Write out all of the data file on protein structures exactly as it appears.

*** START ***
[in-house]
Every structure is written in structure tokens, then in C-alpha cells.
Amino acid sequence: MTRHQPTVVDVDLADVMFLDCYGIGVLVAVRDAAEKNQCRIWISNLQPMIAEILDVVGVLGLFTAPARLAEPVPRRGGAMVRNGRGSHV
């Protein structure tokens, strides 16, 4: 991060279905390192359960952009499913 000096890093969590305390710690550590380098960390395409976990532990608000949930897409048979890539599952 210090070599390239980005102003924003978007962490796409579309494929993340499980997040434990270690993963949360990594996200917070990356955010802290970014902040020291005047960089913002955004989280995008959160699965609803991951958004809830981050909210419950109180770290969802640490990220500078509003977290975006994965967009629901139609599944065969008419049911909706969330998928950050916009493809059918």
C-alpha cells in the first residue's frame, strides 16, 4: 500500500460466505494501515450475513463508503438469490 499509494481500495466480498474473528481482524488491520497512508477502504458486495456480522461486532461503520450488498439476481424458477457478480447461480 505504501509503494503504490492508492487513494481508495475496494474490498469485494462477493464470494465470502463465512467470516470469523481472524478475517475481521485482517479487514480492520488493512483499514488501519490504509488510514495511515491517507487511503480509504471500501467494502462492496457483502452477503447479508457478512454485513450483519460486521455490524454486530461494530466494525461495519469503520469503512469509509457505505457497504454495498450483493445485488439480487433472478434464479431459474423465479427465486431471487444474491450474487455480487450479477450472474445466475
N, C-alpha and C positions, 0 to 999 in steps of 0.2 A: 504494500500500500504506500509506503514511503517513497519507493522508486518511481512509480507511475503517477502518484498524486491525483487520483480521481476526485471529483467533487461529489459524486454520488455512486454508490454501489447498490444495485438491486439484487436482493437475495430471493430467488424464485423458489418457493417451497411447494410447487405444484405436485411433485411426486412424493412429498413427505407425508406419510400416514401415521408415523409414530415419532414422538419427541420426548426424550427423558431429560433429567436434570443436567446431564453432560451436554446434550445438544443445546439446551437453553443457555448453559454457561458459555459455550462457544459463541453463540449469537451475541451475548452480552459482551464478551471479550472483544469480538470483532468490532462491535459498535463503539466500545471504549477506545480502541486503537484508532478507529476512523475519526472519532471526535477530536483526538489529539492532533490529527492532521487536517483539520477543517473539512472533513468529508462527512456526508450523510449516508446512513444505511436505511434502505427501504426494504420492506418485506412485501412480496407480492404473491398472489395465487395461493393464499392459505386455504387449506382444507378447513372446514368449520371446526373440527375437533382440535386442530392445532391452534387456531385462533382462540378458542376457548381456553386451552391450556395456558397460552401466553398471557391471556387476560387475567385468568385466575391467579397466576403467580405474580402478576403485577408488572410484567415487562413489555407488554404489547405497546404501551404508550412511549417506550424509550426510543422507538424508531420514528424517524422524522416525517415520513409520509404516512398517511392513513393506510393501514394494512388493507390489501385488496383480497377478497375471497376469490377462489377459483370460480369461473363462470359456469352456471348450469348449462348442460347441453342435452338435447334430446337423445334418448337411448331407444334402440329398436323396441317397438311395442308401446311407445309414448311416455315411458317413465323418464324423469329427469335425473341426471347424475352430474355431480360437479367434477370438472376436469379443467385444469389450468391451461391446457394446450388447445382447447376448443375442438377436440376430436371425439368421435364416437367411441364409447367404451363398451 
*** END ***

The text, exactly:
[in-house]
Every structure is written in structure tokens, then in C-alpha cells.
Amino acid sequence: MTRHQPTVVDVDLADVMFLDCYGIGVLVAVRDAAEKNQCRIWISNLQPMIAEILDVVGVLGLFTAPARLAEPVPRRGGAMVRNGRGSHV
């Protein structure tokens, strides 16, 4: 991060279905390192359960952009499913 000096890093969590305390710690550590380098960390395409976990532990608000949930897409048979890539599952 210090070599390239980005102003924003978007962490796409579309494929993340499980997040434990270690993963949360990594996200917070990356955010802290970014902040020291005047960089913002955004989280995008959160699965609803991951958004809830981050909210419950109180770290969802640490990220500078509003977290975006994965967009629901139609599944065969008419049911909706969330998928950050916009493809059918």
C-alpha cells in the first residue's frame, strides 16, 4: 500500500460466505494501515450475513463508503438469490 499509494481500495466480498474473528481482524488491520497512508477502504458486495456480522461486532461503520450488498439476481424458477457478480447461480 505504501509503494503504490492508492487513494481508495475496494474490498469485494462477493464470494465470502463465512467470516470469523481472524478475517475481521485482517479487514480492520488493512483499514488501519490504509488510514495511515491517507487511503480509504471500501467494502462492496457483502452477503447479508457478512454485513450483519460486521455490524454486530461494530466494525461495519469503520469503512469509509457505505457497504454495498450483493445485488439480487433472478434464479431459474423465479427465486431471487444474491450474487455480487450479477450472474445466475
N, C-alpha and C positions, 0 to 999 in steps of 0.2 A: 504494500500500500504506500509506503514511503517513497519507493522508486518511481512509480507511475503517477502518484498524486491525483487520483480521481476526485471529483467533487461529489459524486454520488455512486454508490454501489447498490444495485438491486439484487436482493437475495430471493430467488424464485423458489418457493417451497411447494410447487405444484405436485411433485411426486412424493412429498413427505407425508406419510400416514401415521408415523409414530415419532414422538419427541420426548426424550427423558431429560433429567436434570443436567446431564453432560451436554446434550445438544443445546439446551437453553443457555448453559454457561458459555459455550462457544459463541453463540449469537451475541451475548452480552459482551464478551471479550472483544469480538470483532468490532462491535459498535463503539466500545471504549477506545480502541486503537484508532478507529476512523475519526472519532471526535477530536483526538489529539492532533490529527492532521487536517483539520477543517473539512472533513468529508462527512456526508450523510449516508446512513444505511436505511434502505427501504426494504420492506418485506412485501412480496407480492404473491398472489395465487395461493393464499392459505386455504387449506382444507378447513372446514368449520371446526373440527375437533382440535386442530392445532391452534387456531385462533382462540378458542376457548381456553386451552391450556395456558397460552401466553398471557391471556387476560387475567385468568385466575391467579397466576403467580405474580402478576403485577408488572410484567415487562413489555407488554404489547405497546404501551404508550412511549417506550424509550426510543422507538424508531420514528424517524422524522416525517415520513409520509404516512398517511392513513393506510393501514394494512388493507390489501385488496383480497377478497375471497376469490377462489377459483370460480369461473363462470359456469352456471348450469348449462348442460347441453342435452338435447334430446337423445334418448337411448331407444334402440329398436323396441317397438311395442308401446311407445309414448311416455315411458317413465323418464324423469329427469335425473341426471347424475352430474355431480360437479367434477370438472376436469379443467385444469389450468391451461391446457394446450388447445382447447376448443375442438377436440376430436371425439368421435364416437367411441364409447367404451363398451 